Declining estimates of infertility in the United States: 1982-2002

Fertil Steril. 2006 Sep;86(3):516-23. doi: 10.1016/j.fertnstert.2006.02.129.


Objective: To determine if the decline in infertility has been uniform across subgroups.

Design: Periodic data from the National Fertility Survey and the National Survey of Family Growth were used to determine which factors contributed to the decline in 12-month infertility in the United States.

Setting: National Survey of Family Growth, a periodic US nationally representative study.

Patient(s): A nationally representative sample of married women aged 15-44 years, N = 15,303 for pooled data across 4 survey years.

Intervention(s): None.

Main outcome measure(s): Estimates of infertility prevalence among married women aged 15-44 years.

Result(s): The decline in 12-month infertility in the United States from 8.5% in 1982 and 7.4% in 2002 was significant. This decline was evident in nearly all subgroups of married women. In the multivariate analysis, 12-month infertility was more likely among women who were older and nulliparous, were non-Hispanic black or Hispanic, and did not have a college degree. The decline in 12-month infertility was observed even after controlling for the compositional differences of the population over time.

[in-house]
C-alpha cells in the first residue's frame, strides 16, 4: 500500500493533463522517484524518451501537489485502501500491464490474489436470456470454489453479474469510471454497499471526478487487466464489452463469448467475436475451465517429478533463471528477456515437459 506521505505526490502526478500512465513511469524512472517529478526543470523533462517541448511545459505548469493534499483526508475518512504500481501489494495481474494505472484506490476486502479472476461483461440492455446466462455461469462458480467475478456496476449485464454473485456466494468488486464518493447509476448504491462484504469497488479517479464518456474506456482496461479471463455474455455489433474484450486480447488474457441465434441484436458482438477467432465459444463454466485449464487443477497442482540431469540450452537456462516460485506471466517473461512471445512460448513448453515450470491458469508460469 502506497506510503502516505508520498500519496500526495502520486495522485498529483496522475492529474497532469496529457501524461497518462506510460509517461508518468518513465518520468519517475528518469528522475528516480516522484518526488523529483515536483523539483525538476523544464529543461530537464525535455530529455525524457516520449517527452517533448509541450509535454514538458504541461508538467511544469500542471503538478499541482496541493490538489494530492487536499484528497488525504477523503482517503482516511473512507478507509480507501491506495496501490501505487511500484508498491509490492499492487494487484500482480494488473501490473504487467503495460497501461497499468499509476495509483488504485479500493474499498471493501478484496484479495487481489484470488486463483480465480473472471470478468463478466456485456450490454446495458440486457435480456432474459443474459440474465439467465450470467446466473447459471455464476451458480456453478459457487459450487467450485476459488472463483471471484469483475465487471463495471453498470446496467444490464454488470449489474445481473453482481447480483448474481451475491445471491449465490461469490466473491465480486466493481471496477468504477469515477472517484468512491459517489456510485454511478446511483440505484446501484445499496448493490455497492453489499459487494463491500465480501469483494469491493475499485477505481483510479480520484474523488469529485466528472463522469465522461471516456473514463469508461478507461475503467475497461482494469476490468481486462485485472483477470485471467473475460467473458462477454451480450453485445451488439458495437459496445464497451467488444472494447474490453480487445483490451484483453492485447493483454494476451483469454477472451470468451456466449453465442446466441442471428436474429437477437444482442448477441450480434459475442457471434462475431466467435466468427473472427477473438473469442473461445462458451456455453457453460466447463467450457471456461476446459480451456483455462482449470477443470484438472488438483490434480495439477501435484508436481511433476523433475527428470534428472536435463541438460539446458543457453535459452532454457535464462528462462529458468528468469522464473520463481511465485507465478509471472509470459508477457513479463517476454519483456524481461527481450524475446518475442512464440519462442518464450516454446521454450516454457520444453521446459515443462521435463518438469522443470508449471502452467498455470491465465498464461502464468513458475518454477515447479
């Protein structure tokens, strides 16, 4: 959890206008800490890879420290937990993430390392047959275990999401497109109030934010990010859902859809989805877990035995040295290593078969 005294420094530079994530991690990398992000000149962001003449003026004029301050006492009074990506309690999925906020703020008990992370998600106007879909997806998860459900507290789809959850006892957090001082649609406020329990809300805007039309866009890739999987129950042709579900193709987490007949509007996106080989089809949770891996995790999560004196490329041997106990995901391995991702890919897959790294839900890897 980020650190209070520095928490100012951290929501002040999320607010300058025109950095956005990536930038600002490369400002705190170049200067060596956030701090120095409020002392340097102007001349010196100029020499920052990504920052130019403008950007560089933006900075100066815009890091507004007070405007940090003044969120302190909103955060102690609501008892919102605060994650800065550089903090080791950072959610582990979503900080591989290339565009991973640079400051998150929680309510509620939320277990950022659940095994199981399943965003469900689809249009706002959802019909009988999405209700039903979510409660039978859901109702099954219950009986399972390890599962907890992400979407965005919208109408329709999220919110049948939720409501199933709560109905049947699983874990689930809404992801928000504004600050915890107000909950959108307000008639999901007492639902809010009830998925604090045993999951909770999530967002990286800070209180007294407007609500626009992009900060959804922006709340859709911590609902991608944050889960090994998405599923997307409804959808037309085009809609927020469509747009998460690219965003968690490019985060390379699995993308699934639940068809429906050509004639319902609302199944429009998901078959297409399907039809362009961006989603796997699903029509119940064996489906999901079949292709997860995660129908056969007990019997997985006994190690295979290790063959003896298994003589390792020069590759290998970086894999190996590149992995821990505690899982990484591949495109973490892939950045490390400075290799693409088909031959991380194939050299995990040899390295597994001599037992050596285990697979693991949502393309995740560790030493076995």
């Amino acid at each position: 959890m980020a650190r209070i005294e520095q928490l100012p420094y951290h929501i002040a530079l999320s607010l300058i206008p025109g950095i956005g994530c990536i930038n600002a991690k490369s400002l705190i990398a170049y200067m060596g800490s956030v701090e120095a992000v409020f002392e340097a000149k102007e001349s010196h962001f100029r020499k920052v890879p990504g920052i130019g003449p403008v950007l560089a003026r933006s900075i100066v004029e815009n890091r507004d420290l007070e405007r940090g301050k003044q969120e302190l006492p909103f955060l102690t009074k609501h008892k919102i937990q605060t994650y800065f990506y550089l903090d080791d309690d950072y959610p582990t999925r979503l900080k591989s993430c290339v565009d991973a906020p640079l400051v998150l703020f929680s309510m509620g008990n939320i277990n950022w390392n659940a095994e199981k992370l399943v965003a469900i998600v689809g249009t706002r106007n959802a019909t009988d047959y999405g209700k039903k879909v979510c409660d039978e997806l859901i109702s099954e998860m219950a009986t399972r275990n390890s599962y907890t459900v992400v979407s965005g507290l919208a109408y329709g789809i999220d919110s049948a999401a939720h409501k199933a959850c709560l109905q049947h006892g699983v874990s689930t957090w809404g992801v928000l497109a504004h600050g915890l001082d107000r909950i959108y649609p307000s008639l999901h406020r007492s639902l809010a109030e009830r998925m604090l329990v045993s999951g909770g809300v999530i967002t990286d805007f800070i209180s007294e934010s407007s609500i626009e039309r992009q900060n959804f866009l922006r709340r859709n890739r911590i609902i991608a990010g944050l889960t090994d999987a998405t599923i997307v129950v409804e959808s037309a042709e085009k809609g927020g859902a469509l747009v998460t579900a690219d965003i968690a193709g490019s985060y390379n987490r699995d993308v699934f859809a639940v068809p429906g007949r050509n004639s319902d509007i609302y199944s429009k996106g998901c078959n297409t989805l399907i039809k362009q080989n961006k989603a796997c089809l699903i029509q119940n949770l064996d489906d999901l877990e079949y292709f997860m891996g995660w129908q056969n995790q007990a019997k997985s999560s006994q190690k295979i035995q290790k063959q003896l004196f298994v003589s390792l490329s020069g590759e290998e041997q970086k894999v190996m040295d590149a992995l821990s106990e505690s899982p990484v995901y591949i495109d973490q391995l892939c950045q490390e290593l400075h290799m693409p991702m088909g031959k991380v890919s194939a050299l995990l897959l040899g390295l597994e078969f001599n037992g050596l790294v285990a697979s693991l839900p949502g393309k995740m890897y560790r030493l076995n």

Conclusion(s): Among married women in the United States, there has been a significant decline in 12-month infertility, which cannot be explained by changes in the composition of the population from 1982-2002.

Publication types

  • Research Support, Non-U.S. Gov't

MeSH terms

  • Adolescent
  • Adult
  • Age Distribution
  • Causality
  • Educational Status
  • Epidemiologic Methods
  • Female
  • Humans
  • Infertility, Female / epidemiology*
  • Infertility, Female / therapy*
  • Marital Status / statistics & numerical data
  • Population Surveillance / methods*
  • Prevalence
  • Reproductive Techniques, Assisted / statistics & numerical data*
  • Risk Assessment / methods*
  • Risk Factors
  • United States / epidemiology